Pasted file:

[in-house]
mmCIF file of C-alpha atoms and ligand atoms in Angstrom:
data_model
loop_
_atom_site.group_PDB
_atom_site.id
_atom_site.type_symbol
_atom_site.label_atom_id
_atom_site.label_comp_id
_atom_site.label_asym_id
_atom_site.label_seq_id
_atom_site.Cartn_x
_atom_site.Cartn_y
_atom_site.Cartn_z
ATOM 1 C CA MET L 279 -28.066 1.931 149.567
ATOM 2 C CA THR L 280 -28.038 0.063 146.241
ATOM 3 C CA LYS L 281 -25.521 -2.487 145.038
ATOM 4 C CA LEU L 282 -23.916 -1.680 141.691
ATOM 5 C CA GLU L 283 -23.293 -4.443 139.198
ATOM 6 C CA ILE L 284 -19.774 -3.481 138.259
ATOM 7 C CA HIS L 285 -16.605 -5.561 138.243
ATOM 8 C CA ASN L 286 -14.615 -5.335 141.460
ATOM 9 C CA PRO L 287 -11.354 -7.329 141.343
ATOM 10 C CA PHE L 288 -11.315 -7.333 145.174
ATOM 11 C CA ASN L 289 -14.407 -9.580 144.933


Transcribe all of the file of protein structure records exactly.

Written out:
[in-house]
mmCIF file of C-alpha atoms and ligand atoms in Angstrom:
data_model
loop_
_atom_site.group_PDB
_atom_site.id
_atom_site.type_symbol
_atom_site.label_atom_id
_atom_site.label_comp_id
_atom_site.label_asym_id
_atom_site.label_seq_id
_atom_site.Cartn_x
_atom_site.Cartn_y
_atom_site.Cartn_z
ATOM 1 C CA MET L 279 -28.066 1.931 149.567
ATOM 2 C CA THR L 280 -28.038 0.063 146.241
ATOM 3 C CA LYS L 281 -25.521 -2.487 145.038
ATOM 4 C CA LEU L 282 -23.916 -1.680 141.691
ATOM 5 C CA GLU L 283 -23.293 -4.443 139.198
ATOM 6 C CA ILE L 284 -19.774 -3.481 138.259
ATOM 7 C CA HIS L 285 -16.605 -5.561 138.243
ATOM 8 C CA ASN L 286 -14.615 -5.335 141.460
ATOM 9 C CA PRO L 287 -11.354 -7.329 141.343
ATOM 10 C CA PHE L 288 -11.315 -7.333 145.174
ATOM 11 C CA ASN L 289 -14.407 -9.580 144.933